Queen Elizabeth II’s coffin was made more than 3 decades ago: know details


A number of memorial services, including the Queen’s funeral next week, are being planned by British officials and the country’s royal family, as mourners from around the world and the United Kingdom pay their respects to Queen Elizabeth II.

After being transported from Scotland, where the Queen died on Thursday, the closed coffin will be placed on a raised platform, known as a catafalque, in Westminster Hall from Wednesday.

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Queen Elizabeth II’s English oak casket has a history of its own. It is said to have been made over 3 decades ago and lined with lead in accordance with the customs of the royal family.

Leverton & Sons, the royal family’s undertakers, said they inherited the coffin in 1991 and were unsure of the coffin’s makers.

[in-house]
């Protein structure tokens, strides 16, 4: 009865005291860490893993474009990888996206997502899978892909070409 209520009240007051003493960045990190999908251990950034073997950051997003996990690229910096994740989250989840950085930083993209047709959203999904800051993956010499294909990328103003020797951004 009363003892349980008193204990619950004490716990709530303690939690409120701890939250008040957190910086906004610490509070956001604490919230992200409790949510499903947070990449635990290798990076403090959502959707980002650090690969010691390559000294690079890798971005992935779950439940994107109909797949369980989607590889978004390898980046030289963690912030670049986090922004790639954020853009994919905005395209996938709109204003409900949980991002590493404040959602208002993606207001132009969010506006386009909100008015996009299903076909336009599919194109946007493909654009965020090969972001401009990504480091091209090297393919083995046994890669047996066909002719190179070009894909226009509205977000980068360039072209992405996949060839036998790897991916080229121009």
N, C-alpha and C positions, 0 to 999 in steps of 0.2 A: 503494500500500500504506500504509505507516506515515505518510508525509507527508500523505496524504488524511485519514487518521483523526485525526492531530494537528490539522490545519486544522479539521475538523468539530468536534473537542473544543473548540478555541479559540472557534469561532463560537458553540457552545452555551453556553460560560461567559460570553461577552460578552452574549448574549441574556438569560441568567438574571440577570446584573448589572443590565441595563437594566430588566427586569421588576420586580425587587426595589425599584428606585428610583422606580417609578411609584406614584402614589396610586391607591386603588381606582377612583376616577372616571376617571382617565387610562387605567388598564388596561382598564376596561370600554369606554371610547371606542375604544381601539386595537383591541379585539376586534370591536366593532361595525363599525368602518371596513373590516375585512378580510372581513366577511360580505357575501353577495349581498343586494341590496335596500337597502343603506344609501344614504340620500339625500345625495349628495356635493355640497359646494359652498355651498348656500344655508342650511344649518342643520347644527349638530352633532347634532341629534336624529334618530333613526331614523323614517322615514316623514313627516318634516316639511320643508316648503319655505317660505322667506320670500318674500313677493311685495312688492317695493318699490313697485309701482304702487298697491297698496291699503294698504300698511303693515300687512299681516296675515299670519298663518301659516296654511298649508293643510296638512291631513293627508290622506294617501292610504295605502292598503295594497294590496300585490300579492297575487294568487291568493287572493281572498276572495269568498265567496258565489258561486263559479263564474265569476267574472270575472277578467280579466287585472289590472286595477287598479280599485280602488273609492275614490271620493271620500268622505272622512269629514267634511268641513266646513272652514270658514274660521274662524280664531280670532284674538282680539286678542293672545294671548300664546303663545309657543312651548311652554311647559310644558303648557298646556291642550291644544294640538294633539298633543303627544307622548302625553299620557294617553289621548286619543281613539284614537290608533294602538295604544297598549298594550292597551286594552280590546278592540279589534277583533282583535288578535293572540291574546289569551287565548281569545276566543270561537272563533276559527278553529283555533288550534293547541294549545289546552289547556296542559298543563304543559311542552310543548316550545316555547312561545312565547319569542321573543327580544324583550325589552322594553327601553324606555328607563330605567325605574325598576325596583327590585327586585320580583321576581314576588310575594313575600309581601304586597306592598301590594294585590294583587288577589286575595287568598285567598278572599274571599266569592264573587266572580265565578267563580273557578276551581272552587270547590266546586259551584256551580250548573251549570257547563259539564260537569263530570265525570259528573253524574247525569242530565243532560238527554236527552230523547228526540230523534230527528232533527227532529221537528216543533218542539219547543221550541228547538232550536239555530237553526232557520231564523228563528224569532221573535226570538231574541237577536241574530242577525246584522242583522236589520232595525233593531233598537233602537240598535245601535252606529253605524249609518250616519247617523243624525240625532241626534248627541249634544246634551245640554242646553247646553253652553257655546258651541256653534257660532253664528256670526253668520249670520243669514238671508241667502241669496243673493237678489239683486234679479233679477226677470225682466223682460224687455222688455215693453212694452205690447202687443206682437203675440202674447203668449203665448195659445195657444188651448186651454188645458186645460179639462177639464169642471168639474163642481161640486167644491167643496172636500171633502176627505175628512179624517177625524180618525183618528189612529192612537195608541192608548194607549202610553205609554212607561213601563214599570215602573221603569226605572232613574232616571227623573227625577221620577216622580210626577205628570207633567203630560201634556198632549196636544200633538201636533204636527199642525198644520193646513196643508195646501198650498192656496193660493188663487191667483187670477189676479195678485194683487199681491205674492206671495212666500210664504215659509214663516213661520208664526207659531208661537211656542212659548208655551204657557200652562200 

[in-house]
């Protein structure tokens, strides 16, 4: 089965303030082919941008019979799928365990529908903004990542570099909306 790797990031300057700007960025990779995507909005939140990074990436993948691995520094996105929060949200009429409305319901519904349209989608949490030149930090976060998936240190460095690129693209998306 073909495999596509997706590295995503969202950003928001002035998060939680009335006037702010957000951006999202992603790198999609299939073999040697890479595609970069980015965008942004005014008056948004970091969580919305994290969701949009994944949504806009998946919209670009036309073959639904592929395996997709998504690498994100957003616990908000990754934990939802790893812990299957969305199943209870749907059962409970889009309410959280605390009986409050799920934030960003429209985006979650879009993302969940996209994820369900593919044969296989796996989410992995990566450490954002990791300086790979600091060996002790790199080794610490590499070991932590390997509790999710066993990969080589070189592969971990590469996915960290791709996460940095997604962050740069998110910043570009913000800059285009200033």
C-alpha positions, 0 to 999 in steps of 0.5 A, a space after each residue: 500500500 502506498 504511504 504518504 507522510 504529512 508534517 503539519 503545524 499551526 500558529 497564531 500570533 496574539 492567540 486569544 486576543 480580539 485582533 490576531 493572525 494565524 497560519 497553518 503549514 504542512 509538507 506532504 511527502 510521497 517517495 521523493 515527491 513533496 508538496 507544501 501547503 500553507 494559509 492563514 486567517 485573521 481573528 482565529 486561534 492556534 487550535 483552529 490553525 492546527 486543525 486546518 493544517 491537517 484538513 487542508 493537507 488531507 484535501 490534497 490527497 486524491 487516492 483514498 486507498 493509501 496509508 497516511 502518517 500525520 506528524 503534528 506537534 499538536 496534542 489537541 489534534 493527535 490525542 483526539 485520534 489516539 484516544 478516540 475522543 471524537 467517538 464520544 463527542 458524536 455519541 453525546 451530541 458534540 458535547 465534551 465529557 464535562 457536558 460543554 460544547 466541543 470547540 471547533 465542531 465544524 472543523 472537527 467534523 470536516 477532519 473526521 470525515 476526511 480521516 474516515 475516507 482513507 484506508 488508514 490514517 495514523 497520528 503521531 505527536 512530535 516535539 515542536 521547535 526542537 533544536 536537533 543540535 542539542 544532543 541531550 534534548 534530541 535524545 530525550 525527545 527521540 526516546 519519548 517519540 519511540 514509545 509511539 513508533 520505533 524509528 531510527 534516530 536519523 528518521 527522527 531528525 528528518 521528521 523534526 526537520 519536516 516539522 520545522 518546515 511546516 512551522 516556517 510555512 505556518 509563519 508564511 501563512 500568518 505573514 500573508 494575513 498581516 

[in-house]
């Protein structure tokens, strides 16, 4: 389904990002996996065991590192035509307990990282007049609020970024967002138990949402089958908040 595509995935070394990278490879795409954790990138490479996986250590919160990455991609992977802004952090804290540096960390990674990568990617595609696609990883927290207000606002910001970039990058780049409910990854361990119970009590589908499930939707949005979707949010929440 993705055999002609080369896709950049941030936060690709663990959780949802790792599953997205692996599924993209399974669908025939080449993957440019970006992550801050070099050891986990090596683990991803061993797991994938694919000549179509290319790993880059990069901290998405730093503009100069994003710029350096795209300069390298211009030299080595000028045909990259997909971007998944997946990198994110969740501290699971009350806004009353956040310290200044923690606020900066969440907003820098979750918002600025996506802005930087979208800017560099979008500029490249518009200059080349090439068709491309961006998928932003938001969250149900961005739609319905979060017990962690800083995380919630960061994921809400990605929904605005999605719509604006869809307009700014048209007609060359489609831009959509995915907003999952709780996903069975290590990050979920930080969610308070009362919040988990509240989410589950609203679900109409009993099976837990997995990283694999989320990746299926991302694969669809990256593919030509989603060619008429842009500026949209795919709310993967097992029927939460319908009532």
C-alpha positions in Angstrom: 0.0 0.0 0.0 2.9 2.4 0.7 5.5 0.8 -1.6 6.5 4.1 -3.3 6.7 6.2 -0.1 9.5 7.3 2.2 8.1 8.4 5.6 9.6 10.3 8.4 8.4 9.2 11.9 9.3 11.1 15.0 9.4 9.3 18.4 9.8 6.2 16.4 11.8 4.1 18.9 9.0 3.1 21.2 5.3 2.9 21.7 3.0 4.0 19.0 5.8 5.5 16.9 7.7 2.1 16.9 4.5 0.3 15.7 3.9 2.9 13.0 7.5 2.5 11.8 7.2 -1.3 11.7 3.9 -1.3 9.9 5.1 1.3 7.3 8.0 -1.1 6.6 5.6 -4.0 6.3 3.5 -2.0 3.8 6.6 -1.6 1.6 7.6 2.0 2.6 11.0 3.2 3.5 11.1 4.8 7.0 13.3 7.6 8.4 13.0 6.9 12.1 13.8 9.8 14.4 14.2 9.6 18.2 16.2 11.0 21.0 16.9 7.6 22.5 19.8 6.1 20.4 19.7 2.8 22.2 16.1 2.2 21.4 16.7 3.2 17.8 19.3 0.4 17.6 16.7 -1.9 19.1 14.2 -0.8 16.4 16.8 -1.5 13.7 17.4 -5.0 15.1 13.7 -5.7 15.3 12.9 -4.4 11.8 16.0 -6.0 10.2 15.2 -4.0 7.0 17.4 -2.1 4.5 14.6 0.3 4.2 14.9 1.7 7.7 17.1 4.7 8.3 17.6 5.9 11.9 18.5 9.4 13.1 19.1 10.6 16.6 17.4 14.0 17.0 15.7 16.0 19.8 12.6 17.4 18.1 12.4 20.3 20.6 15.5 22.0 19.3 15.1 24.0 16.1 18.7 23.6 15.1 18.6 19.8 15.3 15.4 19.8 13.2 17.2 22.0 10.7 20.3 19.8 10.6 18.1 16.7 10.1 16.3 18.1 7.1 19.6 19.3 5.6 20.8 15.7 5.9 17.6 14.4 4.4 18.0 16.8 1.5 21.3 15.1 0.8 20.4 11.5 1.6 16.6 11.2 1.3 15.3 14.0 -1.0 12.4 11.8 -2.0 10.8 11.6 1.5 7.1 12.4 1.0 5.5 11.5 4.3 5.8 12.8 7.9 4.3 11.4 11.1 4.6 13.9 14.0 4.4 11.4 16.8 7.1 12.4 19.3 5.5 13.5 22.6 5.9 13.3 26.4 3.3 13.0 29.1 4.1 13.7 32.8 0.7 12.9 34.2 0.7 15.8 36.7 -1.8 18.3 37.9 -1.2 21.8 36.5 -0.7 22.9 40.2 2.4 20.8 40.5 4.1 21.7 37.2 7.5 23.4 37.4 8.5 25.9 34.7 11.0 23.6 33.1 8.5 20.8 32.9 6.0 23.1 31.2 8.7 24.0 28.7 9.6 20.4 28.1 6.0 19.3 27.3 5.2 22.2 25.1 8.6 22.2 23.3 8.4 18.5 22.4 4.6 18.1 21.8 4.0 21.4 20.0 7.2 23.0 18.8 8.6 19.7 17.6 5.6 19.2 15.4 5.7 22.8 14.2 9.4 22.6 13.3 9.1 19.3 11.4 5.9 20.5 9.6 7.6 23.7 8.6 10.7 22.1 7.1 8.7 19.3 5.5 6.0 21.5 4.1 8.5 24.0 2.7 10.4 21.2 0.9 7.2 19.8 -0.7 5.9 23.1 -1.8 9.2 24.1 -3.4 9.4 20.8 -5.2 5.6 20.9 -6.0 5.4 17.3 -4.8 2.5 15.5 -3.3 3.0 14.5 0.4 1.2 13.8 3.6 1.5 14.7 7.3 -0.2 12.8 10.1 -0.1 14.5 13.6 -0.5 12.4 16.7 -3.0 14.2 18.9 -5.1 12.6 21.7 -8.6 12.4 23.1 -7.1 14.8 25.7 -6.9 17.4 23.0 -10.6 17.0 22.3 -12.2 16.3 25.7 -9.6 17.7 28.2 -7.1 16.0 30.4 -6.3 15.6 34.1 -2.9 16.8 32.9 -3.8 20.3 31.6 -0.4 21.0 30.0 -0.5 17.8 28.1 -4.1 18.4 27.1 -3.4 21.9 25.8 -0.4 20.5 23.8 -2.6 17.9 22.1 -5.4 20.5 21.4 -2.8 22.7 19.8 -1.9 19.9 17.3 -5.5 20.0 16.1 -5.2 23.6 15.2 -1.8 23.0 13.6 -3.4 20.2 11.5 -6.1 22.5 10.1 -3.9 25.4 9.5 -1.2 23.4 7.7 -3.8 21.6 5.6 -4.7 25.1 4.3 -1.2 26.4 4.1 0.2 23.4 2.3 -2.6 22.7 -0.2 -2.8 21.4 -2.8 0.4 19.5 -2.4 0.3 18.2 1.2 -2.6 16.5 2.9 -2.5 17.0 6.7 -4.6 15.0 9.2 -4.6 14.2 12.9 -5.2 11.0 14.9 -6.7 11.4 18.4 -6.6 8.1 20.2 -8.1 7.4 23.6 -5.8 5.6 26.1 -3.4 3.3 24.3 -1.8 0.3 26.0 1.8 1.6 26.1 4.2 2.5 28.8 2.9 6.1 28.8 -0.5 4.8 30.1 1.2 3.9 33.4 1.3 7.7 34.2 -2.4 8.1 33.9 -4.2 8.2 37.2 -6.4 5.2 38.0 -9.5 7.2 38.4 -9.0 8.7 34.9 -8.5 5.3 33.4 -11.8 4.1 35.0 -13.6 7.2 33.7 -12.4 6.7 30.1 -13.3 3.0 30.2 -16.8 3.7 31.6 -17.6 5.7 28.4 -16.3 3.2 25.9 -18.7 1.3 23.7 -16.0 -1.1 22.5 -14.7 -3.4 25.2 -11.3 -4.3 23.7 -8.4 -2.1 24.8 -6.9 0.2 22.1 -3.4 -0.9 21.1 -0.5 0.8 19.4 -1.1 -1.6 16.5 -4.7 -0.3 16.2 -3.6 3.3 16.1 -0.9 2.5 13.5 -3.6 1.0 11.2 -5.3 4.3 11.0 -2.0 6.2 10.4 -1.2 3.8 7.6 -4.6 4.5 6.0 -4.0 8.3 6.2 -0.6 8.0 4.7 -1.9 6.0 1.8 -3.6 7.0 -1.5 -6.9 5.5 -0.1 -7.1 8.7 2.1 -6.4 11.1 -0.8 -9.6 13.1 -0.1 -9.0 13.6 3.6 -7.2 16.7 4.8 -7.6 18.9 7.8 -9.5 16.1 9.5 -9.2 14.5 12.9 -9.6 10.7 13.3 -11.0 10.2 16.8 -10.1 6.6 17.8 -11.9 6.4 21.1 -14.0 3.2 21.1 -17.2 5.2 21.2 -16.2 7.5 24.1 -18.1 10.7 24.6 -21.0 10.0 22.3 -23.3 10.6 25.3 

It takes eight porters to lift Queen Elizabeth II’s coffin, as the lead liner makes it heavier.

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The chest lid is specially designed to safely house priceless accessories such as the Imperial State Crown, Sphere and Scepter. In addition, unique brass handles were made for the royal coffin.

Speaking of the box, Leverton & Sons owner Andrew Leverton told TBEN: “It’s not something you can make in a day.

Queen Elizabeth will soon be buried next to the Queen’s husband, Prince Philip, who died last year.

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